Arts Triage


By: Kim Pensinger Witman

A career in arts admin presupposes a strong work ethic and an insatiable appetite for challenge. There’s always more to be done than hours in which to do it. That’s when 21st-century productivity apps take a back seat to this 200-year-old strategy from the Napoleonic Wars.

I’m sure many of you are familiar with triage: sorting the work that lies before you based on how much your effort will reap. It involves zeroing in on the problems and opportunities that will benefit the most from engagement. It was originally a battlefield strategy that separated victims into 3 categories – those who will recover even without intervention, those who will die even with intervention, and (the third and most important zone) those whose fate depends on our help.

Presenting concerts and producing opera aren’t exactly battlefields, but we kid ourselves if we believe that we can tend to everything. So let’s be honest.

1. It’s All Good

Thankfully, there are things that will be just fine – heck, they might even be better than fine – if we don’t engage with them. Perhaps they truly are in good shape. Or maybe they require delegation. But we must resist the urge to futz with them. They don’t need us, and our efforts won’t make a significant difference.

2. Point of Diminishing Return

Not every initiative deserves to live forever. There are lost causes, and abandoning them doesn’t mean they weren’t valid while they did flourish. And (this is possibly the hardest for us to stomach) there are projects that are brilliant and worthy, but we are not the right people to shepherd them. It’s hard to step away, but it’s ever easier when we keep our eyes on the prize… category #3…

3. Zone of Influence

Welcome to this place where our talents are perfectly suited to the task at hand, and that task is critical to the core mission of our organization. These are the projects and people in whose future we can make a critical difference. Whenever we are saddened by walking away from the first two areas of triage, we take solace in knowing that we make an even bigger contribution here because of the time and resources we’ve saved.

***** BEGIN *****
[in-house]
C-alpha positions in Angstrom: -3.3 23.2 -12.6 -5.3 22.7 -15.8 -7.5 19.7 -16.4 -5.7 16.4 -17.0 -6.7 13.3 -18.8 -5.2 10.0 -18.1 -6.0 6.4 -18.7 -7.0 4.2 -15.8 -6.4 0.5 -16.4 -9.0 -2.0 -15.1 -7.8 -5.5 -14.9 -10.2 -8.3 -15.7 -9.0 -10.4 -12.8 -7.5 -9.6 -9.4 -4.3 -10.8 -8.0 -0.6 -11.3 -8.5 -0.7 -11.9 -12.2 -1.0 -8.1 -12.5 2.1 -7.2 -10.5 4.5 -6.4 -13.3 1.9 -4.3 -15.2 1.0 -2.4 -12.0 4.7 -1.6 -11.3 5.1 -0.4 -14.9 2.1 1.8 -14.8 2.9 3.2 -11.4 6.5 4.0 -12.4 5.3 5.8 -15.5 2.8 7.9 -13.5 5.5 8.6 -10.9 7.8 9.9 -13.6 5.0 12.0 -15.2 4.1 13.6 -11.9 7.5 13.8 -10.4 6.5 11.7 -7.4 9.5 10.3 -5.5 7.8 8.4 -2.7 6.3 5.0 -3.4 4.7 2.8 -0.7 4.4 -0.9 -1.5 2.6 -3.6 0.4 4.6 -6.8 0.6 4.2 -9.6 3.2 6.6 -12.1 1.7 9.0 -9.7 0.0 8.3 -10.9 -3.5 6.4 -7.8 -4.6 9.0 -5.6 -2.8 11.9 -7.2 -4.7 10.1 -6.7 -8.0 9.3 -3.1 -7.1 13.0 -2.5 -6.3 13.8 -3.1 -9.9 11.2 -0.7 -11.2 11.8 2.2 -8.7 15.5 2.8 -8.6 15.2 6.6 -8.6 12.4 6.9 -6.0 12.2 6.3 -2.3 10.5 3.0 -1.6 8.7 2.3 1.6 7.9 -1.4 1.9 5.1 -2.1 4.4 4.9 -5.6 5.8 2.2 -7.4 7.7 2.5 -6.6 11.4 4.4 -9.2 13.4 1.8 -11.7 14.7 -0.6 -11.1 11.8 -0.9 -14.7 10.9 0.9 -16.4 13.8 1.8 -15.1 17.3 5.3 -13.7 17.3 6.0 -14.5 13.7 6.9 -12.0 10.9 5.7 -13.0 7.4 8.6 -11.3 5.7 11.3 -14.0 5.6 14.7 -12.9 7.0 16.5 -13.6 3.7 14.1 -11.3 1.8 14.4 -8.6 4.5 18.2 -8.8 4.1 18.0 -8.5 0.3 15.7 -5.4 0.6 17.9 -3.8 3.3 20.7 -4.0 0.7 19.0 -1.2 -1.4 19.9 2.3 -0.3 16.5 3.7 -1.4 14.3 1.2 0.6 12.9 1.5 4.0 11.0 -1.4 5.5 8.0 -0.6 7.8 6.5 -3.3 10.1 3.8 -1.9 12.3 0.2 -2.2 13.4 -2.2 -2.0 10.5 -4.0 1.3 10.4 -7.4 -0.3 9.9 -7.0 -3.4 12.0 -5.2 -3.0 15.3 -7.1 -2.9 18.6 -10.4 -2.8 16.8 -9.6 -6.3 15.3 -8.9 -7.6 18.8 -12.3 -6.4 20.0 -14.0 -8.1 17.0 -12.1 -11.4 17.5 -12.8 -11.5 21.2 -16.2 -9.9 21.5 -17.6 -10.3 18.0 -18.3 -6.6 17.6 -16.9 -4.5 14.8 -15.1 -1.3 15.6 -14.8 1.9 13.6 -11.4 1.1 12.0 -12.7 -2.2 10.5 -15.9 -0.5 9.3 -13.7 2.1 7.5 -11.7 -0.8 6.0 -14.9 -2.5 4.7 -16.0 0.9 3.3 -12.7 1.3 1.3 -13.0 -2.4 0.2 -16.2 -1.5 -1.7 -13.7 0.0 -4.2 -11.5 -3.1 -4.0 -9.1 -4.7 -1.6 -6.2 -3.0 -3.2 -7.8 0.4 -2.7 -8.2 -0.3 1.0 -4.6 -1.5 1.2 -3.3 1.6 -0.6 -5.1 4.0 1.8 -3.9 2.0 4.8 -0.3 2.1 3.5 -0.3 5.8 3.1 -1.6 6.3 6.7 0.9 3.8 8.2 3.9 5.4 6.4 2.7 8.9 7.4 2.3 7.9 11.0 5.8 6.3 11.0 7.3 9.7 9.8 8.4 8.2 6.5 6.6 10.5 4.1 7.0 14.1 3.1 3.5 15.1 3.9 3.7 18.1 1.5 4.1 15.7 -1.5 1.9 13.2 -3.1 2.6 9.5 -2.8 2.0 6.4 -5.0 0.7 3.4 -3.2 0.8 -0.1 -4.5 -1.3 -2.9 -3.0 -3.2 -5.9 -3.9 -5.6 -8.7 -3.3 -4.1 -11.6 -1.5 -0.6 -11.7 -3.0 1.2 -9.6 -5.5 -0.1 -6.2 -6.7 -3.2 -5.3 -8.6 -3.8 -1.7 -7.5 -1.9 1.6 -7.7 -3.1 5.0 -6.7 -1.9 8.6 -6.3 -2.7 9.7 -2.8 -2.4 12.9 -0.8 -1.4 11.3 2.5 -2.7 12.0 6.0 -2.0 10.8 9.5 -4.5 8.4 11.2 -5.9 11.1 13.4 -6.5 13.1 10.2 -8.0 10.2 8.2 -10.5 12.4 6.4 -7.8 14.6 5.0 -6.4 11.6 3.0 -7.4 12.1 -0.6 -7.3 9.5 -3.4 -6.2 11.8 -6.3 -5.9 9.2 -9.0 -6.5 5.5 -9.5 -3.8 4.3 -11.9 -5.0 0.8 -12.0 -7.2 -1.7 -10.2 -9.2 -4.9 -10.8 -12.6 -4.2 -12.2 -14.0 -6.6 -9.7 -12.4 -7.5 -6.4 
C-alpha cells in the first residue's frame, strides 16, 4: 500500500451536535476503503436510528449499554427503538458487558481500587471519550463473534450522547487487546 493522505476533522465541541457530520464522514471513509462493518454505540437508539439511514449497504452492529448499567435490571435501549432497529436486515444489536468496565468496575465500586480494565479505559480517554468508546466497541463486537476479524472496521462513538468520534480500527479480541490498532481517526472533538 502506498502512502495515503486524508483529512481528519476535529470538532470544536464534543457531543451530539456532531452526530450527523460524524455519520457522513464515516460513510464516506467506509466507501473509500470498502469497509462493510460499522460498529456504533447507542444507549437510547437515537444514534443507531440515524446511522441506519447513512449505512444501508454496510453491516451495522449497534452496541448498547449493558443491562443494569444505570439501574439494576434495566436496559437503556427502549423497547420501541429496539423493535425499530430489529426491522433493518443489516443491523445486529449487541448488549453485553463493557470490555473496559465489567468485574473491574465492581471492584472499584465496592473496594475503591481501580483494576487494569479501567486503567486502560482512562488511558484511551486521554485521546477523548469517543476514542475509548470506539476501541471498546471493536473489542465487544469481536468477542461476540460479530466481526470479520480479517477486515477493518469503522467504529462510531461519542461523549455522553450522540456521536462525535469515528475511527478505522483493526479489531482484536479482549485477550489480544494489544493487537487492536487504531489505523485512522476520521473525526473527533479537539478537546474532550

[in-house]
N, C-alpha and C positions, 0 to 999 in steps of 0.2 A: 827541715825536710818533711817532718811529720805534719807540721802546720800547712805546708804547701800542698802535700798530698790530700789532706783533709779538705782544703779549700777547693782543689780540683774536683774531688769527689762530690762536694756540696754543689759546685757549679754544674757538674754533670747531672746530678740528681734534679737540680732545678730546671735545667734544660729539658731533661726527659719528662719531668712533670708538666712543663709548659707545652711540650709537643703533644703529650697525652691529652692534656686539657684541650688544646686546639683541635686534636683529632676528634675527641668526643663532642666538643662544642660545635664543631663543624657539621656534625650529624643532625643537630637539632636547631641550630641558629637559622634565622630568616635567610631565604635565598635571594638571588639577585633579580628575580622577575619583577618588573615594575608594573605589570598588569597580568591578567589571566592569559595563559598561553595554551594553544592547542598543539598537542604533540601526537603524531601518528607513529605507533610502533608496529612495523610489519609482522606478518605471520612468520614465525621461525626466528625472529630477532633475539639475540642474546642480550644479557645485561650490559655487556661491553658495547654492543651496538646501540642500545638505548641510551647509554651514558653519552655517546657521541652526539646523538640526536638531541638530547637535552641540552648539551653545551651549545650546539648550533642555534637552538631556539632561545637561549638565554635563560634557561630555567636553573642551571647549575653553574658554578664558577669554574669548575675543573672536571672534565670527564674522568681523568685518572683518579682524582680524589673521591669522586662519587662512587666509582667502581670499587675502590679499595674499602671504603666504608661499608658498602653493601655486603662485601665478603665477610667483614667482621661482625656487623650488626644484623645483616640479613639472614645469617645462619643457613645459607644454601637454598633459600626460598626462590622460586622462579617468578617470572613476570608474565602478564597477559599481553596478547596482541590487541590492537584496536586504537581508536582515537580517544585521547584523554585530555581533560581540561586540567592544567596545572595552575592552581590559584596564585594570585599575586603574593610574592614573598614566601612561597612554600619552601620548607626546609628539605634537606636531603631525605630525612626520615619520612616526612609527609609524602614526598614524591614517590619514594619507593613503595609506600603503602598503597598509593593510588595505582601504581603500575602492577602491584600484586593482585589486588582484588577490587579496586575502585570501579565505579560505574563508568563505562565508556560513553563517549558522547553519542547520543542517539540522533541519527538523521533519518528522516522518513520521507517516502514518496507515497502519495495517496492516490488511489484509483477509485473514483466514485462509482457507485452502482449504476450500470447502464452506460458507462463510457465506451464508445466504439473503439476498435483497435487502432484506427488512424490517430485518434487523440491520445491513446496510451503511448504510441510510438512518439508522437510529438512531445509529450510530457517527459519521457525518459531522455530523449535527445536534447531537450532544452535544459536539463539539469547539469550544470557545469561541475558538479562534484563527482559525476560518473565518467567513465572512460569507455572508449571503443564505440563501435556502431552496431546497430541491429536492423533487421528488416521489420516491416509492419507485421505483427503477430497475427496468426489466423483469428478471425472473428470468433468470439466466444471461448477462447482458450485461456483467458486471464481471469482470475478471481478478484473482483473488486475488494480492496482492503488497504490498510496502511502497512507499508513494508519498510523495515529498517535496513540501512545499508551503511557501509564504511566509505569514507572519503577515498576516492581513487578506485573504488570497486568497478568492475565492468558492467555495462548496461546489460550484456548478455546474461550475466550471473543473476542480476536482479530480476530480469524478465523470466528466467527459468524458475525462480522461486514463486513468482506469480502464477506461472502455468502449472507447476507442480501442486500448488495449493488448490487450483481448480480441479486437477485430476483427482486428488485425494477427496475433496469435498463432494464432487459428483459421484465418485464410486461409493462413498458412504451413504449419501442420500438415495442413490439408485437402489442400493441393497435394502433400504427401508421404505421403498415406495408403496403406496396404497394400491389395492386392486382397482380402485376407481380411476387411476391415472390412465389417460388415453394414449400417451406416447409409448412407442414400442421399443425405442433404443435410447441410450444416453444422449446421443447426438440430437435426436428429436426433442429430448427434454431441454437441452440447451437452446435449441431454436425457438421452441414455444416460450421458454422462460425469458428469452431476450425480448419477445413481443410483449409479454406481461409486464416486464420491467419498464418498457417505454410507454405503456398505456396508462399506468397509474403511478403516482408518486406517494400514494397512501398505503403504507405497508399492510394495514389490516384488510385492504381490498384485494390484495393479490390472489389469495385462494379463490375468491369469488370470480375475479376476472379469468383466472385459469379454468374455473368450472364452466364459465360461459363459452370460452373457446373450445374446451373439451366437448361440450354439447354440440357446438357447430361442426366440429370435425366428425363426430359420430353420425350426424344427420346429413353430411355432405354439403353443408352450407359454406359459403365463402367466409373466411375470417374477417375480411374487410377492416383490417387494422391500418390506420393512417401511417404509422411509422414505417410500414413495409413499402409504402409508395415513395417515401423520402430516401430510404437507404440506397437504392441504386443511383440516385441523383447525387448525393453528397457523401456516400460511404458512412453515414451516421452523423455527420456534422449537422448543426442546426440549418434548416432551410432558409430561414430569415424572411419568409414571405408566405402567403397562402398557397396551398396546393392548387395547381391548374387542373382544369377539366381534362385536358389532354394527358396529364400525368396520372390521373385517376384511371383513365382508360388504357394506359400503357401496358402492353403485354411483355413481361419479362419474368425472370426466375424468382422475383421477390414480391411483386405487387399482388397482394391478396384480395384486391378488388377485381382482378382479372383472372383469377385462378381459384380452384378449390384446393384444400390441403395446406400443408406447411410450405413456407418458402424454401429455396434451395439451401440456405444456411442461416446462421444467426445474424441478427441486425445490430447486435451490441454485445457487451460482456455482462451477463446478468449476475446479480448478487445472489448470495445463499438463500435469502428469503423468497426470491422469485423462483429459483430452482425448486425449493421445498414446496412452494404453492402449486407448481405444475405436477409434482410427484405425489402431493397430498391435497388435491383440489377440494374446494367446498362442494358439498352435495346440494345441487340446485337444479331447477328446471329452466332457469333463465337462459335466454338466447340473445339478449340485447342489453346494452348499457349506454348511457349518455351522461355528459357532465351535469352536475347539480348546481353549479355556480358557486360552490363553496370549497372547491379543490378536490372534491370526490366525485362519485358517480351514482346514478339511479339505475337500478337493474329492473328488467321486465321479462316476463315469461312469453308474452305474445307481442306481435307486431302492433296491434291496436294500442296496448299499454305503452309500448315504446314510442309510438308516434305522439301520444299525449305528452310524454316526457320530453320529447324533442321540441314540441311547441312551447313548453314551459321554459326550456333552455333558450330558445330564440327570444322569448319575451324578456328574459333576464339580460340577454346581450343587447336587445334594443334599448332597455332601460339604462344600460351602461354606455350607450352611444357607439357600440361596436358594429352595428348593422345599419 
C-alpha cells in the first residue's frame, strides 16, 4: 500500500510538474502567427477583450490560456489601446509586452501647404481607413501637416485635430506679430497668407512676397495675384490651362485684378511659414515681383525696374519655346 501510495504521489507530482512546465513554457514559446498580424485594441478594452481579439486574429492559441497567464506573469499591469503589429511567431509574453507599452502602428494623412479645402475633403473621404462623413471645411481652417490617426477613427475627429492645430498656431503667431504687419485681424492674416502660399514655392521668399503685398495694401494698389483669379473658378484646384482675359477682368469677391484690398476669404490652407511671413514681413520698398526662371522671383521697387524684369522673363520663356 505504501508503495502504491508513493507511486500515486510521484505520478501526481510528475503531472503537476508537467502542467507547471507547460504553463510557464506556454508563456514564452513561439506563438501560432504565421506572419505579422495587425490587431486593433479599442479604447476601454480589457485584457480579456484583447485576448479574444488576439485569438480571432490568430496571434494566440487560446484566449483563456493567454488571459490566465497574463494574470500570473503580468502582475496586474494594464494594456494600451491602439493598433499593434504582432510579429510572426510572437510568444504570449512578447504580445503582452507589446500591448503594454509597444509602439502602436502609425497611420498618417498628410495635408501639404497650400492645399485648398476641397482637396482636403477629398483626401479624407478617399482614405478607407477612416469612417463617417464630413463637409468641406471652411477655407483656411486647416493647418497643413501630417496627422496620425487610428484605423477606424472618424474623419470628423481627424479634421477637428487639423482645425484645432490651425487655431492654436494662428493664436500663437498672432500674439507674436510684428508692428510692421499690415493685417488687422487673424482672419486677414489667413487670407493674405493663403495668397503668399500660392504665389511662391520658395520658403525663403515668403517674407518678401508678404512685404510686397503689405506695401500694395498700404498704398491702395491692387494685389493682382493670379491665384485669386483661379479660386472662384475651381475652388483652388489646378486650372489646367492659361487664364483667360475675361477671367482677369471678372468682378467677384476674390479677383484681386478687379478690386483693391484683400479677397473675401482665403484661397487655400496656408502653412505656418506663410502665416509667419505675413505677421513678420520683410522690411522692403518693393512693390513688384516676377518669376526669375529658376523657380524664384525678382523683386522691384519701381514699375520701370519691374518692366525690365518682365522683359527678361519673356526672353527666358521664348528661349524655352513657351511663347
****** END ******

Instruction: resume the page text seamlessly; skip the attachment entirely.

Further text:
Put the Machine in Motion

Choose your weapon. Use a digital tool like Trello to keep your triage prioritization nimble and fluid. Or go analog with  index cards. No matter your interface, revisit it daily and allow your categorization to reflect your changing landscape.

Now go wage war. Do battle. Raise the money, negotiate the contracts, make the magic. And perform triage every chance you get.

Arts Triage

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Kim Pensinger Witman
As the Wolf Trap Foundation’s Senior Director of Opera & Classical Programming, Kim Pensinger Witman has the privilege of running a small but prestigious opera company that is also a young artist development program. She started her career as a freelance pianist, adjunct university instructor, assistant conductor, registered music therapist, and music administrator. Since 1997, she has run Wolf Trap Opera and overseen the division of the Wolf Trap Foundation that presents orchestral and chamber music concerts. Kim has produced over 60 operas, ranging from undiscovered baroque gems to world premieres. Under her direction, the WTO earned a 2009 Grammy nomination for Best Opera Recording, for a live performance of Musto’s Volpone. For over 20 years, she has traveled the country, identifying the brightest talent for Wolf Trap Opera, hearing over 10,000 audi tions in the process. She is a frequent adjudicator for the Metropolitan Opera National Council Auditions and has served as a panelist with OPERA America, the National Opera Association, and the National Endowment for the Arts.
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